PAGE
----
tsunami advisory

Tsunami Advisory Lifted in Bay Area, Other West Coast Areas After Undersea Volcano Eruption

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The tsunami threat around the Pacific from a huge undersea volcanic eruption began to recede Saturday, while the extent of damage to Tonga remained unclear.

Locally, the National Tsunami Warning Center canceled the tsunami advisory for the coastal Bay Area and the Santa Cruz County shoreline Saturday evening.

The advisory was issued in response to the volcanic eruption in the Tonga Islands.

Meteorologist Rob Mayeda tweeted that while the advisory was dropped, unusual currents were still possible near harbors and inlets as water level surge fluctuations continued at Point Reyes, San Francisco and Monterey on Saturday night.

The tsunami waves caused damage to boats as far away as New Zealand and Santa Cruz, but did not appear to cause any widespread damage.

A tsunami advisory has been issued Saturday for the coastal Bay Area and Santa Cruz, the National Weather Service Weather Forecast Office confirmed.

In Berkeley, evacuation orders were for boats and docks at the Berkeley Marina, according to a police spokesperson.

Berkeley police told NBC Bay Area that 113 people were evacuated form the Marine shoreline area and access was restricted as a mandatory evacuation order was issued.

The impacts of the Tsunami advisory in the Bay Area were not limited to the water, In the video below, Rob Mayeda explains how the volcanic eruption in Tonga sent a pressure wave across the Pacific that arrived in the Bay Area.

The impact of the tsunami advisory in the Bay Area was not limited to the water, Rob Mayeda explains how the volcanic eruption in Tonga sent a pressure wave across the Pacific that arrived in the Bay Area.

Tsunami advisories were earlier issued for Japan, Hawaii, Alaska and the U.S. Pacific coast. The U.S. Geological Survey estimated the eruption caused the equivalent of a magnitude 5.8 earthquake. Scientists said tsunamis generated by volcanoes rather than earthquakes are relatively rare.

Following Saturday’s eruption, residents in Hawaii, Alaska and along the U.S. Pacific coast were advised to move away from the coastline to higher ground and to pay attention to instructions from their local emergency management officials, said Dave Snider, the tsunami warning coordinator for the National Tsunami Warning Center.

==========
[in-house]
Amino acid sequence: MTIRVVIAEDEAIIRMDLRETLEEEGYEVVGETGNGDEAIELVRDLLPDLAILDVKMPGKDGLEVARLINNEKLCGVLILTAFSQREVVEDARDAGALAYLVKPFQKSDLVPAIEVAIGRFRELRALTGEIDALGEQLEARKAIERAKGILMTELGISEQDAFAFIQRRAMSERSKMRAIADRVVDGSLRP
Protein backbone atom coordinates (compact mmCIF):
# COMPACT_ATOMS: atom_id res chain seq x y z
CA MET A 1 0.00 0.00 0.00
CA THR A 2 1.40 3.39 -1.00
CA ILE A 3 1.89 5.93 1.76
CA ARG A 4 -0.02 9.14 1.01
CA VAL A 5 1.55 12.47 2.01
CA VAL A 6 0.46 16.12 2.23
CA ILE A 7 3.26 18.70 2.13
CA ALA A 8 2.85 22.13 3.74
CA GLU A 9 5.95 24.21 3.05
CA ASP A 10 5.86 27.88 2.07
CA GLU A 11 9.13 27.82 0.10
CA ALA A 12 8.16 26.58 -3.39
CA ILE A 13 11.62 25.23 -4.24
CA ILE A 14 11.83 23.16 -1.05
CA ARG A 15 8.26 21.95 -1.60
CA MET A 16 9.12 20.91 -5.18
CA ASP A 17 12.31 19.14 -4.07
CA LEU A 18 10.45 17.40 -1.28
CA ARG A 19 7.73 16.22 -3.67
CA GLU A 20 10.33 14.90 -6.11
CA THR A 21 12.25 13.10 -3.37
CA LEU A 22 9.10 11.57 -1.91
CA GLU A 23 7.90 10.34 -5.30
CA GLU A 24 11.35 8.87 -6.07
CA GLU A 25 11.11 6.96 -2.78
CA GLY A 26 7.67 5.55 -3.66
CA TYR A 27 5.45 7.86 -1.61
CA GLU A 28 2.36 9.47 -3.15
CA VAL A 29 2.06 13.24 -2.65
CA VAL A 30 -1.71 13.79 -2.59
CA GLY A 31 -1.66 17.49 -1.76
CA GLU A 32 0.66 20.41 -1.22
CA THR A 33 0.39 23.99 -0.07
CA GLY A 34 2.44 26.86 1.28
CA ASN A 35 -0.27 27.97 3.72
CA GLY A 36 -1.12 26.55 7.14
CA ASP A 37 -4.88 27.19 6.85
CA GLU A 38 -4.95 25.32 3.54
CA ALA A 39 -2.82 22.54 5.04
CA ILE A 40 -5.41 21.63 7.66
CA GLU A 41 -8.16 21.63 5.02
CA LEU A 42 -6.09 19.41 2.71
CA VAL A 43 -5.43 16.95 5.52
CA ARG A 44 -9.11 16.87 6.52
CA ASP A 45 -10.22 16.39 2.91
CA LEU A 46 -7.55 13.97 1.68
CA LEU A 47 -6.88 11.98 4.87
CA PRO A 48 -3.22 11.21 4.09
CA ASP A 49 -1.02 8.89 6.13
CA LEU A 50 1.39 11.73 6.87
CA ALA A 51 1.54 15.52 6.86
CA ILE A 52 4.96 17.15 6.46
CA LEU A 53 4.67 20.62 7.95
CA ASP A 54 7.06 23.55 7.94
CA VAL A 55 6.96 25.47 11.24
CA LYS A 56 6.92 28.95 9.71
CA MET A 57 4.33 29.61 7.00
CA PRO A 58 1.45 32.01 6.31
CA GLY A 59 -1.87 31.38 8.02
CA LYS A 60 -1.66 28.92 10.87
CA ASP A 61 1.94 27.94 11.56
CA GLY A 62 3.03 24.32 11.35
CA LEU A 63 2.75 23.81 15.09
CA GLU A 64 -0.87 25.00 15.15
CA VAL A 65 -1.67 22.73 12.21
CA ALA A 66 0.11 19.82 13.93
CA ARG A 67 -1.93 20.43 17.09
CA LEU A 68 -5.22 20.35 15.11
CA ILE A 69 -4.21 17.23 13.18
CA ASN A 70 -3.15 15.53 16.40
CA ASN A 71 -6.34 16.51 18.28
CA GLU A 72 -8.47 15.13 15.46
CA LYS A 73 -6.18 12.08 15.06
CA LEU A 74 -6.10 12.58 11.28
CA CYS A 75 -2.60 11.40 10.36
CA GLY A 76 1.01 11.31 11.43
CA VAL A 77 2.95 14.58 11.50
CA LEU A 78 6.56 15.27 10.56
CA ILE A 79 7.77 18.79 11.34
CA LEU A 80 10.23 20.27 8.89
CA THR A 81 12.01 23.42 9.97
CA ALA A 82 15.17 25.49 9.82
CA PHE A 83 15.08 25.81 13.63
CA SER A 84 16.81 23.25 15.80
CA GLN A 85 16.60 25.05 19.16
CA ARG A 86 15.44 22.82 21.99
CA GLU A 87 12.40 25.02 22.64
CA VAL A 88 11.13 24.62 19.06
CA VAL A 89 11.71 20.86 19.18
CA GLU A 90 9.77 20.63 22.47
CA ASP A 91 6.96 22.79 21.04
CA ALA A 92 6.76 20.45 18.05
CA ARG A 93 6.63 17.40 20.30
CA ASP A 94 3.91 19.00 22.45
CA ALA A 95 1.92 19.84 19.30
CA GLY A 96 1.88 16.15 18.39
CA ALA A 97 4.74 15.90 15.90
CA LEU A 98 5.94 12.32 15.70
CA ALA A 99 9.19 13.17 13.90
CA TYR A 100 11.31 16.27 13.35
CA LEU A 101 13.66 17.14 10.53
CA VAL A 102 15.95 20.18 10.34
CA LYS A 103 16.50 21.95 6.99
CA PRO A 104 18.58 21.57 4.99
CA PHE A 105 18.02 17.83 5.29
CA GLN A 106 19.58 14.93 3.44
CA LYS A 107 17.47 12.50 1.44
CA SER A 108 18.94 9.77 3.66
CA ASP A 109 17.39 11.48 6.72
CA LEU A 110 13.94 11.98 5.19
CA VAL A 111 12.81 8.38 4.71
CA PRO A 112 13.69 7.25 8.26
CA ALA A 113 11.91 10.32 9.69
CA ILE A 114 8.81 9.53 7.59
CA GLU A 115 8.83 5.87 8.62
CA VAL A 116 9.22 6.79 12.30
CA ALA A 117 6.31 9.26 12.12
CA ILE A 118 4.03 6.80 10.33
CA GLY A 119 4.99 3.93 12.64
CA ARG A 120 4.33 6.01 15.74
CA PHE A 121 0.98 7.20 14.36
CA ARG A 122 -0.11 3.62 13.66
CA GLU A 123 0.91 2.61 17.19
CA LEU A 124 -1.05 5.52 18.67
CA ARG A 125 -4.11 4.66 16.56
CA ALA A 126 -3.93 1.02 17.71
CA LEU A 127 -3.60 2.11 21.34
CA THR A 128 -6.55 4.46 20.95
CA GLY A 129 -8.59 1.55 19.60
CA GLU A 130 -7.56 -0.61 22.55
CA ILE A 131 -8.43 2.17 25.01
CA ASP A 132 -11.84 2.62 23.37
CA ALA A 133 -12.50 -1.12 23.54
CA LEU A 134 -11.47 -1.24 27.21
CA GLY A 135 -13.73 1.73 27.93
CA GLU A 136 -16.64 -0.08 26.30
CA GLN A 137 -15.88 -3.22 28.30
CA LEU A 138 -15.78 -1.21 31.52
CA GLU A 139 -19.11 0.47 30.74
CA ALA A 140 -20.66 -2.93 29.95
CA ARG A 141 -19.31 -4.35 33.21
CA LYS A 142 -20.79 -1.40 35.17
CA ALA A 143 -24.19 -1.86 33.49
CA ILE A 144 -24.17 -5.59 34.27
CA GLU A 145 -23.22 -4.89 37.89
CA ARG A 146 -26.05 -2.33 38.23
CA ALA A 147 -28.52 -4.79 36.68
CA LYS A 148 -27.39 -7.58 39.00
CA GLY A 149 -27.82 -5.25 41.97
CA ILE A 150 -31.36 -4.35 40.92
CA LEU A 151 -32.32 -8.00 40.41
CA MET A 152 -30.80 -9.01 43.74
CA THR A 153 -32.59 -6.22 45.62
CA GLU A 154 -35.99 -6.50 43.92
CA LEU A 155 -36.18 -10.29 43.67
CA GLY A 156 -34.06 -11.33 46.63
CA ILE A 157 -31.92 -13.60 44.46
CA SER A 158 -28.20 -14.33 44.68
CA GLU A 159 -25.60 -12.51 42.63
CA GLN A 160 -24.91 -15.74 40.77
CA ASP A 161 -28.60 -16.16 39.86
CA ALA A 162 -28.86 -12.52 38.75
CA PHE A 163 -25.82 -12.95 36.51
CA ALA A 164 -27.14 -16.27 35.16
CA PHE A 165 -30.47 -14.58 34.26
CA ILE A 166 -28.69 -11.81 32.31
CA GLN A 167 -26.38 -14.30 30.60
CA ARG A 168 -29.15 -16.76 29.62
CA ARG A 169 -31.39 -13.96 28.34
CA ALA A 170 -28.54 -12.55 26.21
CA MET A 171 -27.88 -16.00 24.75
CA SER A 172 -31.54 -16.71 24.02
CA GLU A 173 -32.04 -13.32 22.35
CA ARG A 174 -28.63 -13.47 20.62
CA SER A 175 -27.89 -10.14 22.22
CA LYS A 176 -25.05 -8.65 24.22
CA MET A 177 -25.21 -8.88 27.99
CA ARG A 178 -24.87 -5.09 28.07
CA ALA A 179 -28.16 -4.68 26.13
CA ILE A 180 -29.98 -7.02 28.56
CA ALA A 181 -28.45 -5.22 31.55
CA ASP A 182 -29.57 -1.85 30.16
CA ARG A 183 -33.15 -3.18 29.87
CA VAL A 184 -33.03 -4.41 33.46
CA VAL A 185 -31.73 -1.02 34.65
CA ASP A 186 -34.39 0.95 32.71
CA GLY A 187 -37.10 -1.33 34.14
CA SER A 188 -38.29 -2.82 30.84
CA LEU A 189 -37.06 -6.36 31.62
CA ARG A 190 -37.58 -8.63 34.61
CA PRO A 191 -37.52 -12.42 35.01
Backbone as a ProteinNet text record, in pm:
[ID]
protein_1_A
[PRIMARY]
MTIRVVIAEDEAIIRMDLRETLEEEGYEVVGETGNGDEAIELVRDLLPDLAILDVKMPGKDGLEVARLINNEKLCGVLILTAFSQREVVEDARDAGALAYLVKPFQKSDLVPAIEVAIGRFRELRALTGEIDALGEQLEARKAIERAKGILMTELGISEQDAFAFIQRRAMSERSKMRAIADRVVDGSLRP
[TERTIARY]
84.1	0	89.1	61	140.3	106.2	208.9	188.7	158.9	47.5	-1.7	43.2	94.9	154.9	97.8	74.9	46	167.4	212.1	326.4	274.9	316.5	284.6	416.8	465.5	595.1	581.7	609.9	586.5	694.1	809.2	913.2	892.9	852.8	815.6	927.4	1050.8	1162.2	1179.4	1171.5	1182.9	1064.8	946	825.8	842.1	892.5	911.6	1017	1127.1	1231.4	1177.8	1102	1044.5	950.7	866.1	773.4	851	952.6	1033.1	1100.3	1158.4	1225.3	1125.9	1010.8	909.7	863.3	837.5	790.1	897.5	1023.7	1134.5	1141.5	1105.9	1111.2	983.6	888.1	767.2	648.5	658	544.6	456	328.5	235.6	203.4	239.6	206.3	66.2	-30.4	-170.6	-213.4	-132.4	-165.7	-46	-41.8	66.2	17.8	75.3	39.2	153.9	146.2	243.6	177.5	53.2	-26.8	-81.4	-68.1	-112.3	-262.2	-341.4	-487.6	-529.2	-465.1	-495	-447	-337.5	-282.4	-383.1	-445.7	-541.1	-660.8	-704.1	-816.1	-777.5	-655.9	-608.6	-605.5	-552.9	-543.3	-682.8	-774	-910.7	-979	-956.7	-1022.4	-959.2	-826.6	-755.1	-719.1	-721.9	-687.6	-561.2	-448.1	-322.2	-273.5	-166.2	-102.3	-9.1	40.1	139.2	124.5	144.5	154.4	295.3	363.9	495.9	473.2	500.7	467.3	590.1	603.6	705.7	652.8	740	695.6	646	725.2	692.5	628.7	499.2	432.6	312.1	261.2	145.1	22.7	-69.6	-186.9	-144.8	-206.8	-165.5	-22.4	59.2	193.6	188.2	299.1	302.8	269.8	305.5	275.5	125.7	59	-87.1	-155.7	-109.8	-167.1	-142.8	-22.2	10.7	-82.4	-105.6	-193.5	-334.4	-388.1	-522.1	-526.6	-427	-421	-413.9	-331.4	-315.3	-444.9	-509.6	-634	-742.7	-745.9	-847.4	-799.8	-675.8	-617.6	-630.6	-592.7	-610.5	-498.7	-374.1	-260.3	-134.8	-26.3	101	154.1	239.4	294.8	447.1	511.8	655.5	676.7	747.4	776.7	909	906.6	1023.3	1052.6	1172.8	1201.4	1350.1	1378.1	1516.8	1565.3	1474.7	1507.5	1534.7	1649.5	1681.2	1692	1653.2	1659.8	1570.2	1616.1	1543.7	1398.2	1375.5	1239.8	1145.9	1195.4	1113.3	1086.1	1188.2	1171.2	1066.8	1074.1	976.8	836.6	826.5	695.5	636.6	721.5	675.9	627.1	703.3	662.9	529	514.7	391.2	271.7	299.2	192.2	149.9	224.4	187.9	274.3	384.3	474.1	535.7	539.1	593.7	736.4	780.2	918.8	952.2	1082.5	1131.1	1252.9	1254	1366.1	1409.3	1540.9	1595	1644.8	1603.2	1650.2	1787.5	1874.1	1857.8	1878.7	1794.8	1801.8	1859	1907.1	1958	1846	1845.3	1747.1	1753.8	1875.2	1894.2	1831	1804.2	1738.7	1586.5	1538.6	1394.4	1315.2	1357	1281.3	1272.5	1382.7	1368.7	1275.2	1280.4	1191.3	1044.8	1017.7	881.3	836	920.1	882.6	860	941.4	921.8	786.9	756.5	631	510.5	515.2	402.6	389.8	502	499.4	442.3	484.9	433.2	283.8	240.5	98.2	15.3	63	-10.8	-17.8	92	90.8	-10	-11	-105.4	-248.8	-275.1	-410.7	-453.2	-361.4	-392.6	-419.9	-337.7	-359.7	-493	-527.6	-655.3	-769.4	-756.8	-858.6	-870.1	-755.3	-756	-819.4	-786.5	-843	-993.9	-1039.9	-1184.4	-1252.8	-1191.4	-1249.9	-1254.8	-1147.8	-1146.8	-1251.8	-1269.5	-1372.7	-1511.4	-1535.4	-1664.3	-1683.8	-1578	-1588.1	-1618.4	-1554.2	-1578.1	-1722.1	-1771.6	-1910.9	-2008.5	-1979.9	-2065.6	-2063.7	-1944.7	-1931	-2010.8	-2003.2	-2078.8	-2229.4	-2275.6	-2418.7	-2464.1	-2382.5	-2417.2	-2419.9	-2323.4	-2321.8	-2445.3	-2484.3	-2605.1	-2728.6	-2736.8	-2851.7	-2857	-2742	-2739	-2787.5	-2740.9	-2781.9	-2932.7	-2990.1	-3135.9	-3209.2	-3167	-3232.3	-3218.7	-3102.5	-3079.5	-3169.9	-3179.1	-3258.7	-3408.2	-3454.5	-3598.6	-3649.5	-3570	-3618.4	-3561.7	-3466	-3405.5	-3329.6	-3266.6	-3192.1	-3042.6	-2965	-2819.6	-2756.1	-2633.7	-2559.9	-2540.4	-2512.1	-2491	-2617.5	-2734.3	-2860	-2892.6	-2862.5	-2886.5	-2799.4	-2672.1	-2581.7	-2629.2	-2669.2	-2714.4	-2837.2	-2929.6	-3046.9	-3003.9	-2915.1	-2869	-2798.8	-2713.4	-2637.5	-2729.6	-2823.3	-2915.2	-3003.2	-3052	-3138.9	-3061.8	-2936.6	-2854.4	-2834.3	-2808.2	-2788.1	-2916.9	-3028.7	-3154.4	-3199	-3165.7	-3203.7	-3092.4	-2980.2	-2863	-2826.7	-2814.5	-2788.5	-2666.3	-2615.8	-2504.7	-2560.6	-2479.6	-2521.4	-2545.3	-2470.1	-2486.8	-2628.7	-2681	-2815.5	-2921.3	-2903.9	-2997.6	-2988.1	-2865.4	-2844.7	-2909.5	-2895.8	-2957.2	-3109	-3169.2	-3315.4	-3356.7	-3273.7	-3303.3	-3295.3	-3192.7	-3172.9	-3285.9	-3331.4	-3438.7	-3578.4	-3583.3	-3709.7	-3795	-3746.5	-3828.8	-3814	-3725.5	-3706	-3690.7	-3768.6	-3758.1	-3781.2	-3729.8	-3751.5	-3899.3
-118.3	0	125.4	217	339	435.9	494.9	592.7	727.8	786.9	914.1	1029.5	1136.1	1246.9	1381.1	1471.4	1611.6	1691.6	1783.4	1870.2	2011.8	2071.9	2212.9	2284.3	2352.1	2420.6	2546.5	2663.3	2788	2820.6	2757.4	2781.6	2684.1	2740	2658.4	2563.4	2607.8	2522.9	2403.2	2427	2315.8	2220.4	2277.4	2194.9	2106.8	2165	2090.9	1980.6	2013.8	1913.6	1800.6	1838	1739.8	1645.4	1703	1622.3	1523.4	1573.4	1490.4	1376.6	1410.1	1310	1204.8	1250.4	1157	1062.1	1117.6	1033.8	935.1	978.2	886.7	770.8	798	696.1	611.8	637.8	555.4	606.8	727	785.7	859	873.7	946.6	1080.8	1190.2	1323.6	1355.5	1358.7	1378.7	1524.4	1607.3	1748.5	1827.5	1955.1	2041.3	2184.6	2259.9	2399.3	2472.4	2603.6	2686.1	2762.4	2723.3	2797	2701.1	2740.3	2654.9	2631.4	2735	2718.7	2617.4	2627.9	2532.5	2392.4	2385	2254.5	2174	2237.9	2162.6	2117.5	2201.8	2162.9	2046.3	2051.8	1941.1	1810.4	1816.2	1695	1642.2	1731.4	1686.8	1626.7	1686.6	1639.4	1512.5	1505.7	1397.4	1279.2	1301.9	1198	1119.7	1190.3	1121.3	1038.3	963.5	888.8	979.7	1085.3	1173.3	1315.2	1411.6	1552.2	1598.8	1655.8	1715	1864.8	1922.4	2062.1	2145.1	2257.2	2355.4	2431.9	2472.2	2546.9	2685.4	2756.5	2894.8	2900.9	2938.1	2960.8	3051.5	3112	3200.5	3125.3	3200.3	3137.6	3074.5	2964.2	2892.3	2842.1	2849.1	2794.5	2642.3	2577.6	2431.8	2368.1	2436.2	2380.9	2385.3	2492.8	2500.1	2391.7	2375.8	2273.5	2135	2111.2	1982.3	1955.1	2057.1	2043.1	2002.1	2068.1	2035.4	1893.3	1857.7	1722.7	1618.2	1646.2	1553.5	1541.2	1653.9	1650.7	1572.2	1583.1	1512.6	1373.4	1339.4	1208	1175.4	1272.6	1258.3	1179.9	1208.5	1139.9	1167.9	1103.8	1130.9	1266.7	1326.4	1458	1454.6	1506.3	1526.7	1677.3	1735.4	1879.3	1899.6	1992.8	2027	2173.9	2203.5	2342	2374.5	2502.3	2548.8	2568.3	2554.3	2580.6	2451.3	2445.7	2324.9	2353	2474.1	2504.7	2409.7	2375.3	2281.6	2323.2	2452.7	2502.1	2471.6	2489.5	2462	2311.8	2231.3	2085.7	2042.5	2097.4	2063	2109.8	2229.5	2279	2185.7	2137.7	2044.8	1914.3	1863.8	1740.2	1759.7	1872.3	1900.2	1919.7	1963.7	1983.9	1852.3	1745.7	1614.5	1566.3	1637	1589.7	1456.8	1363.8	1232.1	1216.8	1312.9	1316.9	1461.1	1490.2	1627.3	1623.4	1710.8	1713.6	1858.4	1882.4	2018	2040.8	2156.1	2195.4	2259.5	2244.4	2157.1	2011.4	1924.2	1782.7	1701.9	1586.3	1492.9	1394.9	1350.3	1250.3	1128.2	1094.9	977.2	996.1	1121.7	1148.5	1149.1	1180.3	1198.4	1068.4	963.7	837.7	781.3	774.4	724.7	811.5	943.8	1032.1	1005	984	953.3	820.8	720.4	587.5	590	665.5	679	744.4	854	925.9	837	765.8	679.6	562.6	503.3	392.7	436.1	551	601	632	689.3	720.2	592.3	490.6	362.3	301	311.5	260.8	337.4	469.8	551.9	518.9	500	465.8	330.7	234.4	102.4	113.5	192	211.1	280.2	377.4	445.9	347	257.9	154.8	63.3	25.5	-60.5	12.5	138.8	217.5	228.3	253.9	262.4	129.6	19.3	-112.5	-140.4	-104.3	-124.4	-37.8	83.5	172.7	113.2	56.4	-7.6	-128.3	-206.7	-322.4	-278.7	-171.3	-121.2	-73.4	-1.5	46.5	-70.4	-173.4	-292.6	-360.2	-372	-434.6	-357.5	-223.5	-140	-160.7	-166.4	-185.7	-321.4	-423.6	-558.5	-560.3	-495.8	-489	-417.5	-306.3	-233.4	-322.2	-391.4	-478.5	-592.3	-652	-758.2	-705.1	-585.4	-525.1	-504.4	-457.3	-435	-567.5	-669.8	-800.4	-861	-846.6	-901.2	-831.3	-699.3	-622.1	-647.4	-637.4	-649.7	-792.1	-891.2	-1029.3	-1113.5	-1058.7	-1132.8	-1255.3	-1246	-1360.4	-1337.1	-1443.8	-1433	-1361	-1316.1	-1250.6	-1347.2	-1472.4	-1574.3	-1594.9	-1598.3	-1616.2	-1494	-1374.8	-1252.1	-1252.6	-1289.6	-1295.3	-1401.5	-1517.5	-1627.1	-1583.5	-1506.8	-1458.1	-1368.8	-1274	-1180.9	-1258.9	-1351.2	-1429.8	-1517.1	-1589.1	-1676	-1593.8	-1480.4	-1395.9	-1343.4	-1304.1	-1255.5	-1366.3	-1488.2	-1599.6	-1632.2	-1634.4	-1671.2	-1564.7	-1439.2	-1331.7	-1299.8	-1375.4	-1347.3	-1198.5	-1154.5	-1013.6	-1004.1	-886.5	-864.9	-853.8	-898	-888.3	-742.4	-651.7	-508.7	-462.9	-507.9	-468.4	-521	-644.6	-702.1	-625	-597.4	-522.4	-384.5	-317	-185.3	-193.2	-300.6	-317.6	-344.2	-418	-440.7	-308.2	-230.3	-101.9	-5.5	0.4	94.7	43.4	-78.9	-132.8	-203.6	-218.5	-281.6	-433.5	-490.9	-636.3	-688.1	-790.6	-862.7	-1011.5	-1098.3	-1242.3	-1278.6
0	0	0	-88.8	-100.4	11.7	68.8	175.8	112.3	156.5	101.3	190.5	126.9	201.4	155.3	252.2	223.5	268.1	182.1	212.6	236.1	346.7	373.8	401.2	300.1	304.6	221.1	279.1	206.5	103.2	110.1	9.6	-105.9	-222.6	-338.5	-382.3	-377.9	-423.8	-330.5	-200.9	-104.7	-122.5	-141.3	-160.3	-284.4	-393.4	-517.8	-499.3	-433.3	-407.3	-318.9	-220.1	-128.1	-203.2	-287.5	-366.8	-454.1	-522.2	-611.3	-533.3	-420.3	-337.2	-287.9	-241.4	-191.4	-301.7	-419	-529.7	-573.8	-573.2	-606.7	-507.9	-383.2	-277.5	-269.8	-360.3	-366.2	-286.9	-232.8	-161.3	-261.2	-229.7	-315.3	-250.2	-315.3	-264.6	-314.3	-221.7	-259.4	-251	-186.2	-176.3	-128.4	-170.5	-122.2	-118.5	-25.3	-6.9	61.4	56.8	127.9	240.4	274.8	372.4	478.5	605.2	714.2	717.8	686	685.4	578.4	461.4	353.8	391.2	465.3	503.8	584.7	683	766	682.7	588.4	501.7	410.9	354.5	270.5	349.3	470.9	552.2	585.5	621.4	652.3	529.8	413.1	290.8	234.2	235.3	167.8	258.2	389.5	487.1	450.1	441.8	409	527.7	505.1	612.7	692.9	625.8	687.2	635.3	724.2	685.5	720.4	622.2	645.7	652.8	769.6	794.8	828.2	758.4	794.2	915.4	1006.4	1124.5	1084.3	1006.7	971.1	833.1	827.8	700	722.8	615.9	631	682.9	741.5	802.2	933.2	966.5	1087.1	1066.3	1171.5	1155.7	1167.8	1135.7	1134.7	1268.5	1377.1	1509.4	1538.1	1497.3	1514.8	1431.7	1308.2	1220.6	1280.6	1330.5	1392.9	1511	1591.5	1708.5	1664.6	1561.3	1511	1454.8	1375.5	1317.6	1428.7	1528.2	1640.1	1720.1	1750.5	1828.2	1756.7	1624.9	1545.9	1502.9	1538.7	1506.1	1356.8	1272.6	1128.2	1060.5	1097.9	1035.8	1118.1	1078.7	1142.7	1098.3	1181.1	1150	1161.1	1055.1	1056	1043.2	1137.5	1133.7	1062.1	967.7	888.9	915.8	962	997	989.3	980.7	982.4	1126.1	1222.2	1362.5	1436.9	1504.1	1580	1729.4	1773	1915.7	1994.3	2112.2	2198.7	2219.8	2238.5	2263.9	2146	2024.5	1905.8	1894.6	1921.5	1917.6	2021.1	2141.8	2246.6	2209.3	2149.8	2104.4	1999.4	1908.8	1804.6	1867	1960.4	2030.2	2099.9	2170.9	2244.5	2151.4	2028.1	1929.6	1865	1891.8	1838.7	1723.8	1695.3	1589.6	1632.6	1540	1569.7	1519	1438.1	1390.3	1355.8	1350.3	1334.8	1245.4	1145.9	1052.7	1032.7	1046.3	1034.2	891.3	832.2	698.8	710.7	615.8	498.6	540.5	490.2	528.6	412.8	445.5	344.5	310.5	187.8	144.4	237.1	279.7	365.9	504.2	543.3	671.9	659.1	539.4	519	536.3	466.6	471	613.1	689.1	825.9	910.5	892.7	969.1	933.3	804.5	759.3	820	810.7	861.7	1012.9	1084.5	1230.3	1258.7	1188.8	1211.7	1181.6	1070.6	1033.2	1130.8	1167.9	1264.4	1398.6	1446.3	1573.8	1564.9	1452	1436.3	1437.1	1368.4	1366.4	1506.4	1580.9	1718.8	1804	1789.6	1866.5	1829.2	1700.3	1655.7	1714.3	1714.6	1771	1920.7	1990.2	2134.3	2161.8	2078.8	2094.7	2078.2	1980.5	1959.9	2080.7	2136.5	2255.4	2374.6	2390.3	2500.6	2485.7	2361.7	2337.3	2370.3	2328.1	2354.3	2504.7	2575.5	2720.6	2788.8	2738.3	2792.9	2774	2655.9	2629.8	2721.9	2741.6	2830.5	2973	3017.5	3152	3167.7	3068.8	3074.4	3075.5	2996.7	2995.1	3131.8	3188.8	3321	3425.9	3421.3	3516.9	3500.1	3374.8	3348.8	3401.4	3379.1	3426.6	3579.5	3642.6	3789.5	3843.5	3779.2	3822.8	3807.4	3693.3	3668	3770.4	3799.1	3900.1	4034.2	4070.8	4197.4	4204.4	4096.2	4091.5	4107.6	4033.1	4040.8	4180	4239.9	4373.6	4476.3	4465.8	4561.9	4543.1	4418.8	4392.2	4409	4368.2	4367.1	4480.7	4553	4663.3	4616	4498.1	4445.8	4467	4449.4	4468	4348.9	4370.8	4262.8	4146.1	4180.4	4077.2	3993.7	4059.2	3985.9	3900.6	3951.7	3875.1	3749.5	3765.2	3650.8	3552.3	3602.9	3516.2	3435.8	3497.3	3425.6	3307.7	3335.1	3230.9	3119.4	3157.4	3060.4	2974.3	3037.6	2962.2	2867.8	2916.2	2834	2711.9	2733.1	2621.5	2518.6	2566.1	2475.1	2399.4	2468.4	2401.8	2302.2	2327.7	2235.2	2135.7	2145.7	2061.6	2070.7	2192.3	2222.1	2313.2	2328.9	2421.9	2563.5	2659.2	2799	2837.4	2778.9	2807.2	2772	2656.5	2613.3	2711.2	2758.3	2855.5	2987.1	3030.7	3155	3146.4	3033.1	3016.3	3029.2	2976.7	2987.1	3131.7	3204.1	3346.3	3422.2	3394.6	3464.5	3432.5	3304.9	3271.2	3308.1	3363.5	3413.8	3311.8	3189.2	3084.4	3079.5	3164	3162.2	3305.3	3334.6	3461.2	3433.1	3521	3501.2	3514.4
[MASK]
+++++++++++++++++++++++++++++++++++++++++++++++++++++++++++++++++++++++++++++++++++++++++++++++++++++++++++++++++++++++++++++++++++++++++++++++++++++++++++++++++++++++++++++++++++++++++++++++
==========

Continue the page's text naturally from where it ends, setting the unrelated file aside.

With no internet and no cell service out of Tonga, the world is watching and waiting. But trickles of information are starting to arrive in nearby Fiji. Audrey Asistio speaks with Fiji TV reporter Jese Tuisinu on this.

“We don’t issue an advisory for this length of coastline as we’ve done — I’m not sure when the last time was — but it really isn’t an everyday experience,” Snider said.

Savannah Peterson watched in shock as the water rose several feet in a matter of minutes in front of her oceanfront house in Pacifica, just south of San Francisco.

“It came up so fast, and a few minutes after that it was down again. It was nuts to see that happen so quickly,” she said. “I’ve never had water come all the way up to my front door, and today it did.”

Police rescued a surfer whose surfboard broke in powerful waves off San Francisco.

Farther south in Santa Cruz, officials were taking stock of damage after a surge damaged boats and inundated low-lying streets and parking lots, sending cars afloat.

This video shows a truck that was partially submerged in a parking lot at the Santa Cruz Harbor Saturday. Rising waters pushed boats all over the place, even forcing people to scramble to safety as a tsunami advisory was still in effect for the area.

In Southern California, surging waters sunk at least one boat in Ventura Harbor northwest of Los Angeles.

The Associated Press contributed to the report.

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